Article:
The Arc of Texas — Local Advocacy Training

Local Advocacy Training

Statewide Need
To help ensure that the interests of all citizens in Texas are represented in public policy discussions and decisions, individuals with intellectual and developmental disabilities (IDD) and their families must have the opportunity to participate actively in the policymaking process. By serving as primary sources for information regarding the real-life impacts of legislative and policy decisions, they can provide legislators and other policymakers with an understanding of the needs of individuals with IDD and their families. Through advocacy training programs, people with IDD and their families can provide substantive input to policymakers about programs, services, and issues directly affecting their lives, and local advocacy networks can provide a range of support to individual advocates in their communities.

Project Goal
Train individuals with IDD and family members on how to impact disability policy at the local, regional, and state levels.

Project Summary
The Arc of Texas held 57 training events for 1,276 individuals on public policy advocacy for persons with IDD. Participants included self-advocates, family members, and professionals. Basic and advanced advocacy trainings were organized, and advanced trainings were provided through a local Arc chapter. The project also contracted with three part-time local area network (LAN) organizers who supported the development and ongoing advocacy work of local policy consortia.

A basic curriculum was developed and presented as a two-day training event that provided information and training in advocacy. An advanced advocacy curriculum was developed and held during a follow-up full day training session focusing on advanced skills development. These trainings were presented by three part-time local coordinators, project coordinators, and other staff at The Arc of Texas.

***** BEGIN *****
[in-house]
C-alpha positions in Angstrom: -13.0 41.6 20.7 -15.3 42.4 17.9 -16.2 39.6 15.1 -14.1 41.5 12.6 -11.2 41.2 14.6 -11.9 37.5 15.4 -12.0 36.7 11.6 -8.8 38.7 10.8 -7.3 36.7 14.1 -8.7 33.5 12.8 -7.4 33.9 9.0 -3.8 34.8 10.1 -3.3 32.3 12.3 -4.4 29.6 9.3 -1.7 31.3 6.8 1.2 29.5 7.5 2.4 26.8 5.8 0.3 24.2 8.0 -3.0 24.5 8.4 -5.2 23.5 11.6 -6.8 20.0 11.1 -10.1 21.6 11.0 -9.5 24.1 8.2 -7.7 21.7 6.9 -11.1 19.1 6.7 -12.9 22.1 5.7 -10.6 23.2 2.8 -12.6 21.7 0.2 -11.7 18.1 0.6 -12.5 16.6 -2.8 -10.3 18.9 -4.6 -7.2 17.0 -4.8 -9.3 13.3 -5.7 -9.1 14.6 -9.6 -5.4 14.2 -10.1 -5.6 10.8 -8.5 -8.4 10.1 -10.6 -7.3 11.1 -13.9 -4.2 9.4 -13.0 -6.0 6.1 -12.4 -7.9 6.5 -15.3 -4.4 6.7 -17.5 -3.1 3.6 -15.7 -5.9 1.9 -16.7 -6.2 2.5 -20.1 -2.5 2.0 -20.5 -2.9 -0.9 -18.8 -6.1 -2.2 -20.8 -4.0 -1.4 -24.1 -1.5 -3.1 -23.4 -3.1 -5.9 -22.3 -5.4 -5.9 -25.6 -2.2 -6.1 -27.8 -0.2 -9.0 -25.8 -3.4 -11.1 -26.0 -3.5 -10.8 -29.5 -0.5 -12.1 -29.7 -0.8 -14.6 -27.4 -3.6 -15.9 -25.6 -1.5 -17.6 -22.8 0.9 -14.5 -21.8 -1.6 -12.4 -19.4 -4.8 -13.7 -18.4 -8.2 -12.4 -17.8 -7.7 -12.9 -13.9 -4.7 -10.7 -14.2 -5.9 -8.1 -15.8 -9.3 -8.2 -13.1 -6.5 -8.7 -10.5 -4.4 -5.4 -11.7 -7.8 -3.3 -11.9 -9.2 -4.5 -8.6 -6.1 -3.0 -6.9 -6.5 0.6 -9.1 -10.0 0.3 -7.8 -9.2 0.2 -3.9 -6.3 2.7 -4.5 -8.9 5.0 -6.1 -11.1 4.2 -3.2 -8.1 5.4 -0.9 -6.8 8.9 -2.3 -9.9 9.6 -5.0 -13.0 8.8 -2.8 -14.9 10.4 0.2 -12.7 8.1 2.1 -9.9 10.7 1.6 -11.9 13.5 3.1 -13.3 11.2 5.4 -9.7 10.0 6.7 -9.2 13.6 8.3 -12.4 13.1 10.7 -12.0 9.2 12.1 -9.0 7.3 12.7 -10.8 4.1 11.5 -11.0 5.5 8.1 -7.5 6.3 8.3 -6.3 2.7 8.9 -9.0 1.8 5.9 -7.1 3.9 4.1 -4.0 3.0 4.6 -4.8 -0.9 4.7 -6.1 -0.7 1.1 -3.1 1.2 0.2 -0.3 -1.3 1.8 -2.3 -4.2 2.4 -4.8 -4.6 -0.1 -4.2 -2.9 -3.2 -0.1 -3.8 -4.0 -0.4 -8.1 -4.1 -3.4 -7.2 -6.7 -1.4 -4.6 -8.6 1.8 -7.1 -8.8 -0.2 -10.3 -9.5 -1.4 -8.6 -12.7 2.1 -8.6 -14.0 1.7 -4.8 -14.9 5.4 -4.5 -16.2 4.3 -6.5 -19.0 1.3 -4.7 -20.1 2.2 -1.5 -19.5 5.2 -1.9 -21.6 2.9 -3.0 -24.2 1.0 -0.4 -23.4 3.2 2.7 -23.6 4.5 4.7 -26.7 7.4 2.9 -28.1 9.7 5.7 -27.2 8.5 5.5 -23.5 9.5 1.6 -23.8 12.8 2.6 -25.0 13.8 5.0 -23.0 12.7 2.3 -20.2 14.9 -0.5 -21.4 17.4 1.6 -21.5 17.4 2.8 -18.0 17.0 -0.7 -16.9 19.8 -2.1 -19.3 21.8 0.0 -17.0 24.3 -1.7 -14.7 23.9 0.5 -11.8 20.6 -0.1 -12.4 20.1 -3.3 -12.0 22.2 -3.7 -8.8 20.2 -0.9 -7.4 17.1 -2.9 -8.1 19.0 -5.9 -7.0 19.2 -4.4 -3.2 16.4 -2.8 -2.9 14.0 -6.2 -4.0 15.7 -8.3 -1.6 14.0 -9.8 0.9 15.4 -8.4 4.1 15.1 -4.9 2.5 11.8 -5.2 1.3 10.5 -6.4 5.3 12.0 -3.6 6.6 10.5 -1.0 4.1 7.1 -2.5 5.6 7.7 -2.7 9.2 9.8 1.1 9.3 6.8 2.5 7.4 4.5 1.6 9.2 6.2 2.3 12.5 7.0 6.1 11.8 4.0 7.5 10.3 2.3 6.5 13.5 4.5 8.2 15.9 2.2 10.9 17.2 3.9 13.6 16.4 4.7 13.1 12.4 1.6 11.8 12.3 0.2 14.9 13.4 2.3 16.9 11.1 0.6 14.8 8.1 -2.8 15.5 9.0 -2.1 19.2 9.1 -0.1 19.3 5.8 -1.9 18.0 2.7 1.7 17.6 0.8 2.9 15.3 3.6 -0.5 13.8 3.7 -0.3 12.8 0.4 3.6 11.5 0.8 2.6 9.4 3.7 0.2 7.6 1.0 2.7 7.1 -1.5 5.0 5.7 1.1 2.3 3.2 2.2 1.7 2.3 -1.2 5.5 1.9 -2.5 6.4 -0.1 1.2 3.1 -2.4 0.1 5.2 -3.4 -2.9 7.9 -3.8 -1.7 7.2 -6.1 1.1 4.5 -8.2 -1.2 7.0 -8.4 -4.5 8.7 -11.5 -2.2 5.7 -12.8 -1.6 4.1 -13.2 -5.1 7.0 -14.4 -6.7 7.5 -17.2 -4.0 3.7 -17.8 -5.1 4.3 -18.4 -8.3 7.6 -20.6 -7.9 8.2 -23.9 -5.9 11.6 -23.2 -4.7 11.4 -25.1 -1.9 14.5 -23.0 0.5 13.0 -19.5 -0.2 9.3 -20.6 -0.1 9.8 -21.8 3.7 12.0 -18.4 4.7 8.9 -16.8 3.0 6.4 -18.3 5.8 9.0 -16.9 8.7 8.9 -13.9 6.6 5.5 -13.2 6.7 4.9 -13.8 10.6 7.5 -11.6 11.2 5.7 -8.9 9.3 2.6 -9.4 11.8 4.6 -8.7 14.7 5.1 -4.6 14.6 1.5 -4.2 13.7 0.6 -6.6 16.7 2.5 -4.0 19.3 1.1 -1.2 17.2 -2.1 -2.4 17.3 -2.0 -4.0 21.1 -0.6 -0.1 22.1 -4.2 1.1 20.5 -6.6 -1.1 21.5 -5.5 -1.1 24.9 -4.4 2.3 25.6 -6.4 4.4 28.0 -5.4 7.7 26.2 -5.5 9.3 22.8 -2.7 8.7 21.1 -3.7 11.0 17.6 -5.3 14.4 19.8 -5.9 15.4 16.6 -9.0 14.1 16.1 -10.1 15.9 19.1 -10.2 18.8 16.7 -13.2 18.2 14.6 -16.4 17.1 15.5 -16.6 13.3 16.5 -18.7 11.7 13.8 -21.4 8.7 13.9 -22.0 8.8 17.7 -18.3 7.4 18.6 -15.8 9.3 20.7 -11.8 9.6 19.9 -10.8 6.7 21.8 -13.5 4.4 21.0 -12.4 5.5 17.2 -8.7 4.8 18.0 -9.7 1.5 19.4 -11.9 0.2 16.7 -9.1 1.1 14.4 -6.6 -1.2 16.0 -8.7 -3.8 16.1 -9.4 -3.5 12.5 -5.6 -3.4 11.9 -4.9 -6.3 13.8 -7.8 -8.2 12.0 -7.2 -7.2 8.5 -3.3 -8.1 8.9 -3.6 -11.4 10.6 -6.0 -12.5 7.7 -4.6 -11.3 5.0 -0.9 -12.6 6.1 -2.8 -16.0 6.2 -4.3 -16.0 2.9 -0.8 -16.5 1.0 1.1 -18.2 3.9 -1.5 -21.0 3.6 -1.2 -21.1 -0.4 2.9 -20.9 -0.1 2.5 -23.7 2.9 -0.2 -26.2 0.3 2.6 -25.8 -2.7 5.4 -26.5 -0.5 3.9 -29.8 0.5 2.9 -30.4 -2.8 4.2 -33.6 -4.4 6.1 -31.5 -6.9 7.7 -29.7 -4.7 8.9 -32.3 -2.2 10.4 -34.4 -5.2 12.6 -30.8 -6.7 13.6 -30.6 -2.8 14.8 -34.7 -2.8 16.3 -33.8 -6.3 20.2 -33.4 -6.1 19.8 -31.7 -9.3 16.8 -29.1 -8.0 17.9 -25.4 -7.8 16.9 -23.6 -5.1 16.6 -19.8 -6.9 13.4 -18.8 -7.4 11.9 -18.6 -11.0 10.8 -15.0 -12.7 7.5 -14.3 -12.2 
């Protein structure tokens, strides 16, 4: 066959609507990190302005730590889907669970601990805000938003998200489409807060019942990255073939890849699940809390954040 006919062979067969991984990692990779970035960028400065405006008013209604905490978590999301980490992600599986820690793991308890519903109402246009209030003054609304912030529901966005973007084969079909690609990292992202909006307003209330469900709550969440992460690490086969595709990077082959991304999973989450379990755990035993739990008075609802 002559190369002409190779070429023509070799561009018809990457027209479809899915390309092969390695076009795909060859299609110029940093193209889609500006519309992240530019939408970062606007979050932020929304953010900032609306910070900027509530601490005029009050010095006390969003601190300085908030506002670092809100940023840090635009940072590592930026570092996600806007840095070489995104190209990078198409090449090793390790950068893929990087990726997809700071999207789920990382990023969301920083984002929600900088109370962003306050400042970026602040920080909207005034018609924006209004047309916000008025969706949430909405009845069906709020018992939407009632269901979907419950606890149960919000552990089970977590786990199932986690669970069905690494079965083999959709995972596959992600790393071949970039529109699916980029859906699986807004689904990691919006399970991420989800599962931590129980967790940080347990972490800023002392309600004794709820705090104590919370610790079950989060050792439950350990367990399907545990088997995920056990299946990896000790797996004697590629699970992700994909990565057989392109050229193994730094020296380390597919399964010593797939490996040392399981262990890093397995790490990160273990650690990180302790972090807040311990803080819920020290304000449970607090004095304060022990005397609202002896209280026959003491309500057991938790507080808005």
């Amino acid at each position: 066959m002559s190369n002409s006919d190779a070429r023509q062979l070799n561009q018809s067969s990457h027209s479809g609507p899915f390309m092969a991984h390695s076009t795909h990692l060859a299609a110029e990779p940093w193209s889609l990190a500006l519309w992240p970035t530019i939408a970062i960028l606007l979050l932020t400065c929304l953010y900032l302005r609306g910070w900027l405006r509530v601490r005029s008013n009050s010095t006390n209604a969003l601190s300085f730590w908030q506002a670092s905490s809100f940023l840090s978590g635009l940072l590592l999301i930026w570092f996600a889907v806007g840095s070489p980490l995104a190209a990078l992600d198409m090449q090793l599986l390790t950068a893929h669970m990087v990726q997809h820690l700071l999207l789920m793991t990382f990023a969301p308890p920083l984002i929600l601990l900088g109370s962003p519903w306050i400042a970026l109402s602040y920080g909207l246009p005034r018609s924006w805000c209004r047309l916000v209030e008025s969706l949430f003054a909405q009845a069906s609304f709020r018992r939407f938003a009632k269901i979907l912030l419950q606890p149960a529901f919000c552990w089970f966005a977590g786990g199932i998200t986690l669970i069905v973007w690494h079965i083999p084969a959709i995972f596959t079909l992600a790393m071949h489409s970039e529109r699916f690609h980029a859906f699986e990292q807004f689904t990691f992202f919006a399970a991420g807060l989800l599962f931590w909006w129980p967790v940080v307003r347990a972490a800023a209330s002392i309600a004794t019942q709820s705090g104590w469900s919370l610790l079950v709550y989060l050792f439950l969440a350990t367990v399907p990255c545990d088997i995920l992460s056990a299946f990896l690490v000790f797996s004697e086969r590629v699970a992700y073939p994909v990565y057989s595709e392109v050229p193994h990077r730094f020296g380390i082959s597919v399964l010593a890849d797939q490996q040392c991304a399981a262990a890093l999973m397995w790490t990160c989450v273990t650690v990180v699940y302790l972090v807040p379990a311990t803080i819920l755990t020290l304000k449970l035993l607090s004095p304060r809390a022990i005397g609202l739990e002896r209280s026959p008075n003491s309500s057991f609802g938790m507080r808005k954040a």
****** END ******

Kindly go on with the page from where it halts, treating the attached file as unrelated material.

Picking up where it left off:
For many of the trainees, the basic legislative information was most helpful. This part of the training put them on the path to understanding who to contact with regard to policy issues. Families who attended the trainings were able to discuss their concerns. The two biggest issues raised were better training for school personnel and planning for the future of a child with IDD after parents pass away. Attendees received training to advocate for change and found the information helpful in planning and problem-solving.

The LANs identified special education systems advocacy as their most important issue. They worked on special education systems advocacy. In some cases, it was simply educating families, and in other areas the LANs coordinated Transition Fairs and testimony before the school board.

Ad hoc opportunities for LAN coordinators to present advocacy training and information presented themselves, thus coordinators often pursued networking opportunities in venues separate from formal, scheduled training events. They also engaged many individual advocates in activities hosted by other entities in their respective communities, taking advantage of all opportunities to network, build relationships, and develop advocacy allies and an advocacy network across Texas.

Training events were held in communities in an additional six legislative districts. A total of 24 Texas communities received one or more trainings. An additional outcome was the approval of up to seven continuing education units for Social Workers who participate in the advanced advocacy training.

  • Impact
    • 1,276 individuals were trained at 57 events on public policy advocacy, including:
      • over 250 self-advocates,
      • over 600 family members, and
      • over 300 professionals
    • Individuals who attended the trainings were able to participate in the semi-annual rally day, meeting with legislators or their aides

Project Period
Aug 2004 – Jul 2007

8100 Centre Park Drive
Austin, TX 78754

Geographic Reach

Orange shape of Texas indicating state wide coverage